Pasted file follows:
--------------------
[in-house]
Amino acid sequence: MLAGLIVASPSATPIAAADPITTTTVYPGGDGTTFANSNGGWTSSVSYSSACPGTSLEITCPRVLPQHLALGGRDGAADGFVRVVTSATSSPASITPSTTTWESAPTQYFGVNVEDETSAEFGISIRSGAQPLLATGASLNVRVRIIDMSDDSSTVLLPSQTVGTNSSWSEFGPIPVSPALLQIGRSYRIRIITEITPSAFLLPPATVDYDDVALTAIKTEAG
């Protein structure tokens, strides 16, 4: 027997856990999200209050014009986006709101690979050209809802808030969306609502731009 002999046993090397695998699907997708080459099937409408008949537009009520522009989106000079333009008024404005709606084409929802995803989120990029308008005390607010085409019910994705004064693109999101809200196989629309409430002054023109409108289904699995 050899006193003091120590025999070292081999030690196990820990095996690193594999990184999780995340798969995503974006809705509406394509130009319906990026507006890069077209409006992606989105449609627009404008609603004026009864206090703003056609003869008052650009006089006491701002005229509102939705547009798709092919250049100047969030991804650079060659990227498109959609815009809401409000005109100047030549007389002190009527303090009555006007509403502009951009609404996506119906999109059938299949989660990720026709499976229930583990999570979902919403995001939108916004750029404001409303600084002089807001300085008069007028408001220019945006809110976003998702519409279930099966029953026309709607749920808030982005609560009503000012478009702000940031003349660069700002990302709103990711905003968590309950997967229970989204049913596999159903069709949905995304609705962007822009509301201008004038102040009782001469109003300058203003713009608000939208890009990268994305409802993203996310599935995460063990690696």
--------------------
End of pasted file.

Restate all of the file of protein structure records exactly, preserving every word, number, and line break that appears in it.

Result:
[in-house]
Amino acid sequence: MLAGLIVASPSATPIAAADPITTTTVYPGGDGTTFANSNGGWTSSVSYSSACPGTSLEITCPRVLPQHLALGGRDGAADGFVRVVTSATSSPASITPSTTTWESAPTQYFGVNVEDETSAEFGISIRSGAQPLLATGASLNVRVRIIDMSDDSSTVLLPSQTVGTNSSWSEFGPIPVSPALLQIGRSYRIRIITEITPSAFLLPPATVDYDDVALTAIKTEAG
């Protein structure tokens, strides 16, 4: 027997856990999200209050014009986006709101690979050209809802808030969306609502731009 002999046993090397695998699907997708080459099937409408008949537009009520522009989106000079333009008024404005709606084409929802995803989120990029308008005390607010085409019910994705004064693109999101809200196989629309409430002054023109409108289904699995 050899006193003091120590025999070292081999030690196990820990095996690193594999990184999780995340798969995503974006809705509406394509130009319906990026507006890069077209409006992606989105449609627009404008609603004026009864206090703003056609003869008052650009006089006491701002005229509102939705547009798709092919250049100047969030991804650079060659990227498109959609815009809401409000005109100047030549007389002190009527303090009555006007509403502009951009609404996506119906999109059938299949989660990720026709499976229930583990999570979902919403995001939108916004750029404001409303600084002089807001300085008069007028408001220019945006809110976003998702519409279930099966029953026309709607749920808030982005609560009503000012478009702000940031003349660069700002990302709103990711905003968590309950997967229970989204049913596999159903069709949905995304609705962007822009509301201008004038102040009782001469109003300058203003713009608000939208890009990268994305409802993203996310599935995460063990690696």